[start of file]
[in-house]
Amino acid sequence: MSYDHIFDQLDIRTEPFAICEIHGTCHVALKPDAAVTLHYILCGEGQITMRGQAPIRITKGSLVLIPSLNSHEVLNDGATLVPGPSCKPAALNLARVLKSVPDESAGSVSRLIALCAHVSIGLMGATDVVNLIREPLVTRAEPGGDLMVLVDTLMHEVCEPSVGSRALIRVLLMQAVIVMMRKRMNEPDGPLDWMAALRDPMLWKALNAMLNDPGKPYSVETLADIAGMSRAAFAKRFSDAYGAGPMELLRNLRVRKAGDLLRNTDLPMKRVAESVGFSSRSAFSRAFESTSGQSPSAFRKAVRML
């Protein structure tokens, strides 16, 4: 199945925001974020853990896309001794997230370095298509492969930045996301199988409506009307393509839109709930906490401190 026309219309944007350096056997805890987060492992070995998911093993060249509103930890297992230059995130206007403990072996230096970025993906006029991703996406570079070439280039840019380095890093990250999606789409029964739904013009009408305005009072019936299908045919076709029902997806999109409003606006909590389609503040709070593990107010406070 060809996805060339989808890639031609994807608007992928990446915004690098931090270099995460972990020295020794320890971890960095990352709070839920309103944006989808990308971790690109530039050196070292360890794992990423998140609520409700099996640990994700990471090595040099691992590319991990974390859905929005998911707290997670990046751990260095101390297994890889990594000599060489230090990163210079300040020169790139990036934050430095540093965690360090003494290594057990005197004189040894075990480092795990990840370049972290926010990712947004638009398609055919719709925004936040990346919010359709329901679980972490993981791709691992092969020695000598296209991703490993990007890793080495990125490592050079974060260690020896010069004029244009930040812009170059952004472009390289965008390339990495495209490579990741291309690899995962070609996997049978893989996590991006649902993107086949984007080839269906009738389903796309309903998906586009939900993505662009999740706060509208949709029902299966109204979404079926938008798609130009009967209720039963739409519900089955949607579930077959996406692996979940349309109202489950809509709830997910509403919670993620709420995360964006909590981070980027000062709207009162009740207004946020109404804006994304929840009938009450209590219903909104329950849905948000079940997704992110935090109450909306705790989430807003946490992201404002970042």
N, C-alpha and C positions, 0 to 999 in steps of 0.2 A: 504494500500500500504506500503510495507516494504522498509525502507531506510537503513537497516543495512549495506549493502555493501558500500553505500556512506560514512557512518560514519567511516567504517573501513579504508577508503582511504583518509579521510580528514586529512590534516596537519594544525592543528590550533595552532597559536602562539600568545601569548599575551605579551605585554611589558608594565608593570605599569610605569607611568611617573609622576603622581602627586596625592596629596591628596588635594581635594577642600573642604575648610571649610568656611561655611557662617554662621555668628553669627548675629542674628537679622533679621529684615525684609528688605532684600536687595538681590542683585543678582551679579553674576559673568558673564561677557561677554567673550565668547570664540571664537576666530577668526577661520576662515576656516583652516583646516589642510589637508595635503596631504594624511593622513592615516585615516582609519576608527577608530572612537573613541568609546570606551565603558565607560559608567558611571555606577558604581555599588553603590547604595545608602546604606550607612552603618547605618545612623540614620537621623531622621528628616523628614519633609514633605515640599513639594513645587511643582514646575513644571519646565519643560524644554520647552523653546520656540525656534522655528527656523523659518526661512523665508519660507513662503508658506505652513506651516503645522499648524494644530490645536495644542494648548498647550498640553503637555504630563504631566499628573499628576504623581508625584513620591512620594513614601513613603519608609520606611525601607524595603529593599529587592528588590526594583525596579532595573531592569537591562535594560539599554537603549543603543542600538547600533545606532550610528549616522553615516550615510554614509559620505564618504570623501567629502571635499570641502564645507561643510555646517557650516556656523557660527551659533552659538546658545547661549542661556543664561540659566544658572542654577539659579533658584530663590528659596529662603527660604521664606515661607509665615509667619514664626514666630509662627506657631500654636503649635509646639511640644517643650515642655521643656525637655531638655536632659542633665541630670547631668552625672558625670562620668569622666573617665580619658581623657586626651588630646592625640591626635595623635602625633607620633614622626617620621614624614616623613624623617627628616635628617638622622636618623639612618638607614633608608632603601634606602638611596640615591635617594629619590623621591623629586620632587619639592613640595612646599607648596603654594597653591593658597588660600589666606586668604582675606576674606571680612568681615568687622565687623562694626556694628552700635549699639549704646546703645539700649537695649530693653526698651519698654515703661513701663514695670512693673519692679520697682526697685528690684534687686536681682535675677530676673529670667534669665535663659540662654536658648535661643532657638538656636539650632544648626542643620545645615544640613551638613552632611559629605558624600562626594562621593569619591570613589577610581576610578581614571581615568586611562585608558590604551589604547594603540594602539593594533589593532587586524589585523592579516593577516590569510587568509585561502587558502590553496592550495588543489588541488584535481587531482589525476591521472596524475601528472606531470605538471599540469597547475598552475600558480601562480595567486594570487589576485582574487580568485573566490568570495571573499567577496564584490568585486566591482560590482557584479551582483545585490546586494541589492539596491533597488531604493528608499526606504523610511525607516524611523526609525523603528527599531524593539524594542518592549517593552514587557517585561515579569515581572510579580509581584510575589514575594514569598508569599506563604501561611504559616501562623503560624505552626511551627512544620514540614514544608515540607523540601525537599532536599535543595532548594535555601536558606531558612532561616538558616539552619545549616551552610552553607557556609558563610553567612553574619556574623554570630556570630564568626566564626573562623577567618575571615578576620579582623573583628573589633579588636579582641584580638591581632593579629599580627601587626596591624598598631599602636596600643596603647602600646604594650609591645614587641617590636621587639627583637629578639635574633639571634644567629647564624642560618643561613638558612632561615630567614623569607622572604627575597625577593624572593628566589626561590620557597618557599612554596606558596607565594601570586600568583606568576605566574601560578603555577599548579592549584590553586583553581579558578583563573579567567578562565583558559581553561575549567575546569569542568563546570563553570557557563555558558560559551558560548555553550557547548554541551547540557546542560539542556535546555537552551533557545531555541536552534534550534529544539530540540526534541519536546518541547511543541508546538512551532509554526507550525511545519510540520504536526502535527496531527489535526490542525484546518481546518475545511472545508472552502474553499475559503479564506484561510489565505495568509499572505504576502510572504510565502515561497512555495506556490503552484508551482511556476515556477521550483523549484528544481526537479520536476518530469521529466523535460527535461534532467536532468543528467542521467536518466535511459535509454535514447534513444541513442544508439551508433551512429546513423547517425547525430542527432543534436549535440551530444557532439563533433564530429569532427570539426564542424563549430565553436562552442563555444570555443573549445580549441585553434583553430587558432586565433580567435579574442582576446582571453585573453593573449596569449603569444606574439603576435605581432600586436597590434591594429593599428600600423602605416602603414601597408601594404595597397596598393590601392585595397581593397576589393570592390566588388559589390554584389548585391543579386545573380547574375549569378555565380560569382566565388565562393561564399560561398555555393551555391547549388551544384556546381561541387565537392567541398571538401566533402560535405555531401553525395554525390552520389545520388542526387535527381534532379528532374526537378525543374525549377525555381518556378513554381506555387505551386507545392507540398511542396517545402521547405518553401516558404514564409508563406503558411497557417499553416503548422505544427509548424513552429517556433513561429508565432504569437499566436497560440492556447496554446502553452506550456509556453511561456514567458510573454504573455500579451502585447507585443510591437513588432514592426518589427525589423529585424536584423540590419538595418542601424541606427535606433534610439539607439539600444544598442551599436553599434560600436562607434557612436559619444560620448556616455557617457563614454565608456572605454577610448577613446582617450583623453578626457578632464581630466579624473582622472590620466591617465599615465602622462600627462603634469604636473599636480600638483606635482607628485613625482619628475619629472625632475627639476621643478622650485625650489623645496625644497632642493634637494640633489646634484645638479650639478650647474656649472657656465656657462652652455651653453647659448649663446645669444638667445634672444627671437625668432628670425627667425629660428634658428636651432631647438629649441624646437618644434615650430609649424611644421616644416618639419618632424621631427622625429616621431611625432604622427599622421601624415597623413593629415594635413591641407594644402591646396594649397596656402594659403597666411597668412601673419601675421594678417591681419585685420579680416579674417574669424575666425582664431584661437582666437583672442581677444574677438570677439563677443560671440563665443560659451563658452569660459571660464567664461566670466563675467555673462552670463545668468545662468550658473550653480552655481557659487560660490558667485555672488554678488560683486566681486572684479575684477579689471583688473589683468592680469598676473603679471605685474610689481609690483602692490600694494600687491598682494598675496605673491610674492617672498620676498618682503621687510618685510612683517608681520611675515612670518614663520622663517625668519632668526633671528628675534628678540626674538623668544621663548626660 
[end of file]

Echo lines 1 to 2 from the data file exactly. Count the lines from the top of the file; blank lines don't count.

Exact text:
[in-house]
Amino acid sequence: MSYDHIFDQLDIRTEPFAICEIHGTCHVALKPDAAVTLHYILCGEGQITMRGQAPIRITKGSLVLIPSLNSHEVLNDGATLVPGPSCKPAALNLARVLKSVPDESAGSVSRLIALCAHVSIGLMGATDVVNLIREPLVTRAEPGGDLMVLVDTLMHEVCEPSVGSRALIRVLLMQAVIVMMRKRMNEPDGPLDWMAALRDPMLWKALNAMLNDPGKPYSVETLADIAGMSRAAFAKRFSDAYGAGPMELLRNLRVRKAGDLLRNTDLPMKRVAESVGFSSRSAFSRAFESTSGQSPSAFRKAVRML